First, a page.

When Seneca Falls resident Catharine Paine signed the “Declaration of Sentiments” at the nation’s first women’s rights convention in Seneca Falls, New York in 1848, she joined 67 other women and 32 men advocating for women’s rights. Just 18 years old at the time, she likely is one of only two women who signed the declaration who cast a ballot. Just a few years later, she joined her Methodist minister husband, David Blaine, in venturing to Northwest where they spent time in Seattle and several towns in Oregon. After a time in New York State, they returned to Seattle where she died in 1908.
Catharine Paine’s signature on the Declaration of Sentiments was a bold statement for women’s rights but her adventurous life of a minister’s wife with the Methodist Church stretching across the continent was also a bold statement for education, equality and service. Her permanent imprints at Women’s Rights National Historic Park and in Seattle are testimony to her legacy of dedication to the principles of the Declaration of Sentiments. (Image of Catharine Paine and David Blaine at their marriage in 1853, from University of Washington Special Collections, UW1886)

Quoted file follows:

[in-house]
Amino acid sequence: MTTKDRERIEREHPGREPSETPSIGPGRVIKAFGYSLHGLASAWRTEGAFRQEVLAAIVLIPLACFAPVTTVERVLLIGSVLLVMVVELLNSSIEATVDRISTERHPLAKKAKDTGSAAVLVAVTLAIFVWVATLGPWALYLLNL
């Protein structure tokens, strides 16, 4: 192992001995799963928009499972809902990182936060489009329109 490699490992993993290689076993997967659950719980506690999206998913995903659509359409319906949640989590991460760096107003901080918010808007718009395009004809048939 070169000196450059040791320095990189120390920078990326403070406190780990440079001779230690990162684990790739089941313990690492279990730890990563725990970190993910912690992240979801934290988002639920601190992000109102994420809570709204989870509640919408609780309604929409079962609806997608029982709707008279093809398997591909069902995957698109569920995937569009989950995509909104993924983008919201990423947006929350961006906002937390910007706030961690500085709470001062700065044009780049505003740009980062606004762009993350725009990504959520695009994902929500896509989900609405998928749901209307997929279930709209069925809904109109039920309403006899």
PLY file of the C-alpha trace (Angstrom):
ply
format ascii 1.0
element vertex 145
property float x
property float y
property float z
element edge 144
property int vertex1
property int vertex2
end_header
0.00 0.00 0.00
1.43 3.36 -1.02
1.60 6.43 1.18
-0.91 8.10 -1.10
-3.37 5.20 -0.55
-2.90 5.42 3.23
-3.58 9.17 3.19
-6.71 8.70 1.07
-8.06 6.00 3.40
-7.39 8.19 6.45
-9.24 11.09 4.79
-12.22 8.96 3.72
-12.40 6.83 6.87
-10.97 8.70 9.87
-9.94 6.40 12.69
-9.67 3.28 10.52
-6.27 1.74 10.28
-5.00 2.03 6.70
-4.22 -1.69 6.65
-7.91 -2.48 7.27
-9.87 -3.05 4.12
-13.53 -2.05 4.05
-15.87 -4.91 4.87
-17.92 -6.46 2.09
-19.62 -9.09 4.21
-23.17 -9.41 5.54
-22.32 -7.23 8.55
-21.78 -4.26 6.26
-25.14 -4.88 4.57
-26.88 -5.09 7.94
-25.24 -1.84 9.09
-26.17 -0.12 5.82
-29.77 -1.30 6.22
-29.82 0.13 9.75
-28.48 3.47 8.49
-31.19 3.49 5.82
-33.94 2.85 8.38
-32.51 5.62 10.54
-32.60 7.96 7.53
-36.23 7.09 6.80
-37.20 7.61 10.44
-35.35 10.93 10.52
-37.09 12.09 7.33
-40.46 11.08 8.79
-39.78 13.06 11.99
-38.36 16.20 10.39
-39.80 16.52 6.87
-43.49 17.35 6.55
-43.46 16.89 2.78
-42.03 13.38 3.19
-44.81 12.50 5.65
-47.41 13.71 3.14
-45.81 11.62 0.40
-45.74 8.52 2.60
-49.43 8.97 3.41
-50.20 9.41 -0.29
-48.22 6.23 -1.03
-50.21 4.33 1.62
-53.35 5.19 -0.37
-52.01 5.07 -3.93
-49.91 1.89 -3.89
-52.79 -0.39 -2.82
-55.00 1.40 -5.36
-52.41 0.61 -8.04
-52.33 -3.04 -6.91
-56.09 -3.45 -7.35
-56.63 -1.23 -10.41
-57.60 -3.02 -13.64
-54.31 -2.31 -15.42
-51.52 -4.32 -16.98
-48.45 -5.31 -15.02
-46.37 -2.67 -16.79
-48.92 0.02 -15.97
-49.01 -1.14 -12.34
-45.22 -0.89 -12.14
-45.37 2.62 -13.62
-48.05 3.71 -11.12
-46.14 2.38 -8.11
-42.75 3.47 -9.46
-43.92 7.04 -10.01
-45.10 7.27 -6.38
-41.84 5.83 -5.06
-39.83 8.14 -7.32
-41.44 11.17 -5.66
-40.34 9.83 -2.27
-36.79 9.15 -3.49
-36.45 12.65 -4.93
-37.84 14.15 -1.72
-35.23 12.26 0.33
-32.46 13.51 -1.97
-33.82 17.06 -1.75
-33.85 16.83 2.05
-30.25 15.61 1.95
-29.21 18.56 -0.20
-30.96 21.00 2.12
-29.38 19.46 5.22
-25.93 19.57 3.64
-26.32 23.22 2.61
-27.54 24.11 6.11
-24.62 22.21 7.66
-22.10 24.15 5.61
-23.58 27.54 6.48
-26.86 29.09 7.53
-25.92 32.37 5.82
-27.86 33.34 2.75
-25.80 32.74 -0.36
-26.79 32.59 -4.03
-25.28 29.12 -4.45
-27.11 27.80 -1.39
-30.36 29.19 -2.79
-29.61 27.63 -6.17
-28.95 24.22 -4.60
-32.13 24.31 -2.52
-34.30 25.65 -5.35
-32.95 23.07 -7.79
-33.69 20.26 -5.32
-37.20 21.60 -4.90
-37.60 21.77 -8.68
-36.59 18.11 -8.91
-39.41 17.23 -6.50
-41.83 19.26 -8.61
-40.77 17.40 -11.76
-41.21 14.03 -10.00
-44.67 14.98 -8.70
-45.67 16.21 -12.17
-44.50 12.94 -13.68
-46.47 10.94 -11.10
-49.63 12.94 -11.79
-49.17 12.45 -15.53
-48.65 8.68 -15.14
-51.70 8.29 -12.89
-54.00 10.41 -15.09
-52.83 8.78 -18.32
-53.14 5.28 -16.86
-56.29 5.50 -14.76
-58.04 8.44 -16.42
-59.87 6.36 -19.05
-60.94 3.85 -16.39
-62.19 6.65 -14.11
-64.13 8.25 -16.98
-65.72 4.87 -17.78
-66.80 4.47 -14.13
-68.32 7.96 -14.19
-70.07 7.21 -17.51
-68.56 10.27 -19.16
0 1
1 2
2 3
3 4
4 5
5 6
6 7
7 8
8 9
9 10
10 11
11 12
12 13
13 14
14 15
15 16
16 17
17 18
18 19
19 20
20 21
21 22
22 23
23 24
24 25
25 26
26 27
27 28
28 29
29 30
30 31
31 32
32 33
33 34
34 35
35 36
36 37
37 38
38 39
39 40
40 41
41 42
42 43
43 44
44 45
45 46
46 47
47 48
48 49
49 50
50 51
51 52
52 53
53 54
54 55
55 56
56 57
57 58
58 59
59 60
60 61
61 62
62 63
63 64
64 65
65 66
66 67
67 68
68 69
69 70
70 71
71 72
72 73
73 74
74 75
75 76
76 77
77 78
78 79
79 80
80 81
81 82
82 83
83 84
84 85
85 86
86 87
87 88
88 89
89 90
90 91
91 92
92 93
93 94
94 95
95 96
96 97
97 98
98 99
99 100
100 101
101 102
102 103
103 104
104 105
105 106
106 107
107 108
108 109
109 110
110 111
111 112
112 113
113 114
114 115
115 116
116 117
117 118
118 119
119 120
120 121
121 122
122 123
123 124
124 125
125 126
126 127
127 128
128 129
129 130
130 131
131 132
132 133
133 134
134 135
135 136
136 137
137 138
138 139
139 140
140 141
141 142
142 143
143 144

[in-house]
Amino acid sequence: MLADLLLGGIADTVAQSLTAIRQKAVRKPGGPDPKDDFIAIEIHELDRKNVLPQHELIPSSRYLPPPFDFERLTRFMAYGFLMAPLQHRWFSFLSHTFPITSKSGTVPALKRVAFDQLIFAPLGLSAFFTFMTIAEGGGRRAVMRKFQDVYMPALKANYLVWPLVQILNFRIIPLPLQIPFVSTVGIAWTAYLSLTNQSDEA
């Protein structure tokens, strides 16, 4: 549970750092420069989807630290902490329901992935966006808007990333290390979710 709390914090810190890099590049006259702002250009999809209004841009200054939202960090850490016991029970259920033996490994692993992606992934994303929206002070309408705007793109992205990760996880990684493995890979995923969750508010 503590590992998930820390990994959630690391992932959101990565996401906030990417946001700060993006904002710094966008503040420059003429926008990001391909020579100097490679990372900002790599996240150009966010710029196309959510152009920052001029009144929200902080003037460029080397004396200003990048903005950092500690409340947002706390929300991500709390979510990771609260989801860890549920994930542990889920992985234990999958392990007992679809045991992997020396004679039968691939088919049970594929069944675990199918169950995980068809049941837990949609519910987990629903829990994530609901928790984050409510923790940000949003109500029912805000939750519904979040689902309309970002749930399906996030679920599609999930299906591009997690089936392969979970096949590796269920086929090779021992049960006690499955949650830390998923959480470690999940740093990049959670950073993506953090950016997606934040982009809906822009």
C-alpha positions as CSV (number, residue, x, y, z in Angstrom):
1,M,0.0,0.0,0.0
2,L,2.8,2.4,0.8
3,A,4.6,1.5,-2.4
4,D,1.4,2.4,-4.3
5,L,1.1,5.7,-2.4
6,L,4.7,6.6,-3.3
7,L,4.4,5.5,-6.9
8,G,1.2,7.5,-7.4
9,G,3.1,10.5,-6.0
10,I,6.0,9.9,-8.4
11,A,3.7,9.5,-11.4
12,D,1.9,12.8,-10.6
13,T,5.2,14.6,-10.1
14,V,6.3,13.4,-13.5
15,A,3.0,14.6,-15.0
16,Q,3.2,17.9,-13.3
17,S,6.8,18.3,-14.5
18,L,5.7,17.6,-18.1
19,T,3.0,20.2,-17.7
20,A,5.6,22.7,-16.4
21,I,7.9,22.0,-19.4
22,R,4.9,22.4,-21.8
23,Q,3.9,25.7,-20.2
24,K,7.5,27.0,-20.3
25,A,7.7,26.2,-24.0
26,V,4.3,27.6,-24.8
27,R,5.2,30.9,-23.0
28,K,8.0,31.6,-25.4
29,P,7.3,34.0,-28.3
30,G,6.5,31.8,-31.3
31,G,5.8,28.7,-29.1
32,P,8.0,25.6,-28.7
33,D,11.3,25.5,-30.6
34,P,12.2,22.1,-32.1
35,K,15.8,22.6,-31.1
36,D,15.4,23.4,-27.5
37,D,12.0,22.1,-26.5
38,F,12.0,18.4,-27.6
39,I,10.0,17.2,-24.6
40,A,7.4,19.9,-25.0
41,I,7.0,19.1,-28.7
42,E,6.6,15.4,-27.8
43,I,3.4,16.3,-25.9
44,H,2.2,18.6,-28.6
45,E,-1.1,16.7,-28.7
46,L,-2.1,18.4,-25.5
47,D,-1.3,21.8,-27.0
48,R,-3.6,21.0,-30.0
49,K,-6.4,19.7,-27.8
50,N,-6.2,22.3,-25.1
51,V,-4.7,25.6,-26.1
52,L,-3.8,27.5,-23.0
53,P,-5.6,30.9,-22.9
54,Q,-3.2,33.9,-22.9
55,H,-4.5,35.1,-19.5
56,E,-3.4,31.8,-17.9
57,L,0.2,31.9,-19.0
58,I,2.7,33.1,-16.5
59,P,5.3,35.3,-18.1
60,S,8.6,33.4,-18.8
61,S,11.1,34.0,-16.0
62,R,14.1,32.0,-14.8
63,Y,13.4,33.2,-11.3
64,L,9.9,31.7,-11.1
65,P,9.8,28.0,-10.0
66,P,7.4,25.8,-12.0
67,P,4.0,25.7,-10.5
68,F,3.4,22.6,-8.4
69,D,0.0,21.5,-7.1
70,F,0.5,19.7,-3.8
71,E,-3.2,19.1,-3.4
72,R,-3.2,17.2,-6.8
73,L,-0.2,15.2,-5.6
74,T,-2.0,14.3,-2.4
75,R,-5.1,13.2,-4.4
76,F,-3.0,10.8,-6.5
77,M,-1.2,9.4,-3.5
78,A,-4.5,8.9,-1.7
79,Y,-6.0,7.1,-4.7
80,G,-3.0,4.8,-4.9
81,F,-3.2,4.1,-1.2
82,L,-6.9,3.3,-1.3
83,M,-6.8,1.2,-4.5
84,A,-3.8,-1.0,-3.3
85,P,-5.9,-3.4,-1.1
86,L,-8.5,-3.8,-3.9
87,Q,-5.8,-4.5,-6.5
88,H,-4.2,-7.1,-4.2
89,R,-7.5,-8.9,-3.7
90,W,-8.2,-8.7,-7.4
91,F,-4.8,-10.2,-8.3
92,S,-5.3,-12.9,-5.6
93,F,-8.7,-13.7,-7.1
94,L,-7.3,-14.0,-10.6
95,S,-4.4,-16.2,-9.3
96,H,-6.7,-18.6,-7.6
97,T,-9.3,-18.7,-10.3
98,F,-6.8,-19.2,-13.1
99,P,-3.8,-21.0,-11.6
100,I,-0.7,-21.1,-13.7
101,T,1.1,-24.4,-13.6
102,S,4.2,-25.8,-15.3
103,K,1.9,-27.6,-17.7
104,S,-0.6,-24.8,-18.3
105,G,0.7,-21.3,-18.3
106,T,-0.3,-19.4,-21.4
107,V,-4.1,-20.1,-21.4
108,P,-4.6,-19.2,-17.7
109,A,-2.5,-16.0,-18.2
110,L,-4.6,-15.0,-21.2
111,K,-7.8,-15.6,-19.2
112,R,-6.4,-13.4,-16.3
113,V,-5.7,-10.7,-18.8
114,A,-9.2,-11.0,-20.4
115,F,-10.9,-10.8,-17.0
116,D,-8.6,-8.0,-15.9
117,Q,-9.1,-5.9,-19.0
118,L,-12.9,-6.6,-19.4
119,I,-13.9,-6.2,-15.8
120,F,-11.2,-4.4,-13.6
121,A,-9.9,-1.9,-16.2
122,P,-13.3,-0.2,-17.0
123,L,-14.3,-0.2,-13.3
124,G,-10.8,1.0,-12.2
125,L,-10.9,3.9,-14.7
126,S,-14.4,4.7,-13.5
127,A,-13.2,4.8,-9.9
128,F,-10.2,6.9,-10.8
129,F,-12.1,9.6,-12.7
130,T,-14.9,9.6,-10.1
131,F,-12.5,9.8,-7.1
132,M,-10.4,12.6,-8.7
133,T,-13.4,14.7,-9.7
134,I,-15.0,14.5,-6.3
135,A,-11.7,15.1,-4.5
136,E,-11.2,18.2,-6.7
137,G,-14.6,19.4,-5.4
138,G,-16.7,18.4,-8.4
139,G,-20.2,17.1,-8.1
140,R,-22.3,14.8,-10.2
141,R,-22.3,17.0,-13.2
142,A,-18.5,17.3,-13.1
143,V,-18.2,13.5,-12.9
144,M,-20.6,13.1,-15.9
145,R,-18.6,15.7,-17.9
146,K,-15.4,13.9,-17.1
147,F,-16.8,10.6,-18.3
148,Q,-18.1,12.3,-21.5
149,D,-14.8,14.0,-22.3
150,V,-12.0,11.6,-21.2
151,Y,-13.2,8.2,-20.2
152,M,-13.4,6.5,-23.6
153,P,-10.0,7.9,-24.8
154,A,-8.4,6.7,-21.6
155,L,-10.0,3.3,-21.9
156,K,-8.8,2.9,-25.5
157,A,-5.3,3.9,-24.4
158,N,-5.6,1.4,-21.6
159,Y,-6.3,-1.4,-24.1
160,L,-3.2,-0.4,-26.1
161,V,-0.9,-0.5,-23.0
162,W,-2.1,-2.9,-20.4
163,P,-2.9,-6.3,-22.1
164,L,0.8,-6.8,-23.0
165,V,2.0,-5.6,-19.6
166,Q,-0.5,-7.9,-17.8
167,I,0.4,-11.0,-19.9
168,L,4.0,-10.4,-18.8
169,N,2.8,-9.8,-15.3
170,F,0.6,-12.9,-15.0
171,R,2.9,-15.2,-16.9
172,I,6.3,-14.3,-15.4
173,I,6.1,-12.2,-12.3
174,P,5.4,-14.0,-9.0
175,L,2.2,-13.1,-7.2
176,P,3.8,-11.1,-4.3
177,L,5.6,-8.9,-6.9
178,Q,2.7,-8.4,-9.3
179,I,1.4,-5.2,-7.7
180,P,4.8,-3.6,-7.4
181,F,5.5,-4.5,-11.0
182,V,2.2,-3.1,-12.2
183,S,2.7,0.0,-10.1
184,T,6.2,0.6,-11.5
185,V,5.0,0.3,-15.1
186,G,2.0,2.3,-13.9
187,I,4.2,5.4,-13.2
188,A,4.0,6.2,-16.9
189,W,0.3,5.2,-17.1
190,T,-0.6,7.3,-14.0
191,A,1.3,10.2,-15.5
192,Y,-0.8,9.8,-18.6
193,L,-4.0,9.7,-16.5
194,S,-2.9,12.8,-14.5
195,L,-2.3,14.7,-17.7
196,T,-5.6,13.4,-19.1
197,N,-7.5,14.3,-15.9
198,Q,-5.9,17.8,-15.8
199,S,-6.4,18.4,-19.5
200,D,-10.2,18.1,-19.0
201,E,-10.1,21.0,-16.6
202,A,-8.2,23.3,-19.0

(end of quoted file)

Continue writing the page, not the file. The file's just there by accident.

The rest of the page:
- Read more about her story.
- WSHS has also prepared curriculum materials about Blaine.
- Learn how to rent the Catharine Paine Blaine Traveling Exhibit.
- Find “Blaine Letters” at the University of Washington Digital Collections.
- Some of her clothing is in the WSHS Collections.
- Visit the National Women’s Rights Historical Park website.
This project was supported by the National Park Service’s Challenge Cost Share Program. Points of view are those of the author(s) and do not necessarily represent the position of the Department of the Interior.